In May 2020, Greg Garvan and Priscilla Quirk established the Carrie Kilgore Endowed Scholarship for students participating in the newly established 1967 Legacy Program led by associate professor Valerie Frazier ’91 through the Office of Institutional Diversity. The program, named after the year the College of Charleston was racially integrated, is a multi-year initiative that aims to improve the recruitment, retention, graduation and workplace success of African American students through scholarships, enhanced and extended education support, and professional preparation, as well as research experiences around African Americans’ contributions to the College.
Greg and Priscilla, proud parents of Brady Quirk-Garvan ’08, have endowed this scholarship in honor of Carrie Trapp Kilgore, an African American woman who helped raise Greg and his siblings in Spartanburg, S.C. Kilgore and her husband John welcomed the three Garvan children into their lives and their home when they had no need to be so expansive. She was a South Carolina native, from near Columbia, and was a born leader. Her love for the Garvans encouraged Greg to grow a social consciousness as a teenager that has lived on throughout his life. “I may not always know what to do about injustice, but Carrie’s eyes help me see it; and I try to help where I can,” says Greg. “Her love for me taught me to do my best to try and love others, even those that I strongly disagreed with. God bless her and her presence in our lives.”
One of the most beloved people in Greg’s life, he says that Carrie had an almost perpetual smile and more love in her heart than anyone he knew. She also had a very strong clear moral compass and a belief that “God doesn’t love ugly,” as a rebuke to keep them from being mean. “Her ability to smile as she set you right was an amazing sight to see,” says Greg. He never doubted the love in her heart when she taught them right from wrong. Greg and his siblings considered her as a third parent in the house during their formative years. She even taught them how to do The Twist in their kitchen!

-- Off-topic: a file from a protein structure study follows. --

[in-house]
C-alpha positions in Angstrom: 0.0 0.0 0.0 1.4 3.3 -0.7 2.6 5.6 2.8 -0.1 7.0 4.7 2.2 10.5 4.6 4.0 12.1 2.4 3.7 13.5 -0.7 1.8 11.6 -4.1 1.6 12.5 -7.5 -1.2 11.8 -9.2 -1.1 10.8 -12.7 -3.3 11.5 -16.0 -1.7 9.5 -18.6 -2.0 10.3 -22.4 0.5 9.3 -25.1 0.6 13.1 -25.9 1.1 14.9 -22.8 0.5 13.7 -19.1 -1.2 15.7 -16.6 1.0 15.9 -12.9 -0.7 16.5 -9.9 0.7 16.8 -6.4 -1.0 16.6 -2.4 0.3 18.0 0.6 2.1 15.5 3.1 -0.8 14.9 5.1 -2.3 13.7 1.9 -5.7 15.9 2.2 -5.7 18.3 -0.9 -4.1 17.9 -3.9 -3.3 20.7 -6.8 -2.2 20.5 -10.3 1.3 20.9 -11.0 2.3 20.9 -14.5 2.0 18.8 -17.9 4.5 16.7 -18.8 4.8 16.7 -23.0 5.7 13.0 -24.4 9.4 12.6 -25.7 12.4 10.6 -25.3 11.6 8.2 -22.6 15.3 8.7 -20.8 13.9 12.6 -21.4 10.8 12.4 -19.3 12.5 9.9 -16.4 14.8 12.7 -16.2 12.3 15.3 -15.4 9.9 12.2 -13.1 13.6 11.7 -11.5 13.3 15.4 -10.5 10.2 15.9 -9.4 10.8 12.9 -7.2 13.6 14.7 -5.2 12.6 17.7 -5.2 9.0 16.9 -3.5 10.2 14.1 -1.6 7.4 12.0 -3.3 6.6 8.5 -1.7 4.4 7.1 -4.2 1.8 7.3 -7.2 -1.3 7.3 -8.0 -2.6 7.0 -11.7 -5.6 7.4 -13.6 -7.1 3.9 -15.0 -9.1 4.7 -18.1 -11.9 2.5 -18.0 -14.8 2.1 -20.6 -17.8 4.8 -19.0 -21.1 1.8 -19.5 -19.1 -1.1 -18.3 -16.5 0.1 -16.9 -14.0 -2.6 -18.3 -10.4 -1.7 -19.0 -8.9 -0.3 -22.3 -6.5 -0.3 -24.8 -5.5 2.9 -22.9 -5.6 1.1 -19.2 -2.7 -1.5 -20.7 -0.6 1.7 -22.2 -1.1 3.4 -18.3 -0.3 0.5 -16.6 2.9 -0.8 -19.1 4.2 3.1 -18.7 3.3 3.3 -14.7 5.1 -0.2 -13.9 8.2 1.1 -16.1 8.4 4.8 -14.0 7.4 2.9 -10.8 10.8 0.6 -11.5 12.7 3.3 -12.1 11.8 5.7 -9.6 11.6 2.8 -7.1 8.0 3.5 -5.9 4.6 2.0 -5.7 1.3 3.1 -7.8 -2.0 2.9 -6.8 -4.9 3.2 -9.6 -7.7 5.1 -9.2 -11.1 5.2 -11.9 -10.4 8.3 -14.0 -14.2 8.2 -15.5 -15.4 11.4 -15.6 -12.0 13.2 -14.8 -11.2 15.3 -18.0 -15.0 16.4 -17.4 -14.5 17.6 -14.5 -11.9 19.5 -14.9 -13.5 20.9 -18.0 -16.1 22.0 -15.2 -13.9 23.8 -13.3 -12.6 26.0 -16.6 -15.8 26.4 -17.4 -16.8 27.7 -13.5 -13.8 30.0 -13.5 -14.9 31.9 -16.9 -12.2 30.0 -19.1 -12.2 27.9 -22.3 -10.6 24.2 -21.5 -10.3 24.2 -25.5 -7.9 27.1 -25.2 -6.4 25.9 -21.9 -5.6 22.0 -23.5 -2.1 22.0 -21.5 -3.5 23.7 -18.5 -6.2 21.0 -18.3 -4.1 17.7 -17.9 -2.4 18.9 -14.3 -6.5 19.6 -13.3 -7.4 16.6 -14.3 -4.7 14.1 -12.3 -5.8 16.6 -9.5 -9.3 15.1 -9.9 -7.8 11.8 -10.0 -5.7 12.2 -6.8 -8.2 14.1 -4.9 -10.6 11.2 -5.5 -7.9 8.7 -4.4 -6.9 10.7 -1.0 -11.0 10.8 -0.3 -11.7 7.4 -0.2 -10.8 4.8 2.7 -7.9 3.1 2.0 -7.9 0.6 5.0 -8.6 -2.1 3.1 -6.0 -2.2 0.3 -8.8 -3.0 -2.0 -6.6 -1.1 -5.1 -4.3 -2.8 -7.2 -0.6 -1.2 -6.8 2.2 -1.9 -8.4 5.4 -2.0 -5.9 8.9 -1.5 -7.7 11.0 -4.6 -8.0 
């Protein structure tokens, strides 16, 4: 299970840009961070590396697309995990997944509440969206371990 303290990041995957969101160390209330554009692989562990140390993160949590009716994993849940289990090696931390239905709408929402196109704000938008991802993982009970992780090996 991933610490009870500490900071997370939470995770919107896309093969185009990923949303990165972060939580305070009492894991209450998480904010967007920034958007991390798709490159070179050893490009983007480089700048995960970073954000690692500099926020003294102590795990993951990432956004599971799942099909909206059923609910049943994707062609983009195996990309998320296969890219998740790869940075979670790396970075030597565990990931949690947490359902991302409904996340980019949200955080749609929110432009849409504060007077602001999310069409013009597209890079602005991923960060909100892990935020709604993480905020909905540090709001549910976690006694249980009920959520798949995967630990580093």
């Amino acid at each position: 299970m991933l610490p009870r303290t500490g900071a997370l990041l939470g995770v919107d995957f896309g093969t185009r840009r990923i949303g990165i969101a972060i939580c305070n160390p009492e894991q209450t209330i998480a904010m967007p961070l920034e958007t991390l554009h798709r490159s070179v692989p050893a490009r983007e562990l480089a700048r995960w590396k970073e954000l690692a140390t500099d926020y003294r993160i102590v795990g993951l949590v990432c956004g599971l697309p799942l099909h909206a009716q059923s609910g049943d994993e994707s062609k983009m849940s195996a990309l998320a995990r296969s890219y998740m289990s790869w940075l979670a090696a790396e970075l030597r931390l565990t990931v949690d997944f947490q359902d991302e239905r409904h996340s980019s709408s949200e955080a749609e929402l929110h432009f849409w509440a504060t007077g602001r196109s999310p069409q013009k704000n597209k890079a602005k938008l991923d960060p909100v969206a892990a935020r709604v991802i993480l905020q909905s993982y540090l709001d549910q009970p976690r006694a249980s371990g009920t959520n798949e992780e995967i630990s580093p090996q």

By creating this opportunity, Greg and Priscilla aim to continue honoring the special relationship between Carrie Kilgore and the Garvan family. They also created a scholarship in her honor at the Avery Research Center in the late 1990s. The Carrie Kilgore Endowed Scholarship, the first named scholarship established for the 1967 Legacy Program, is intended to help create opportunities for African American students to feel at home at the College through financial, emotional and relationship support that will ultimately create a sense of ownership and empowerment. As Rénard Harris, the College’s chief diversity officer, states of the 1967 Legacy Program, “This project is not supposed to be the same old same old. These students will get to tell their own story and how you should engage with them as opposed to someone telling them how they should engage. They take complete control, and that’s the beauty of life.”
To learn more about the 1967 Legacy Program, which will launch in Fall 2021, please click here.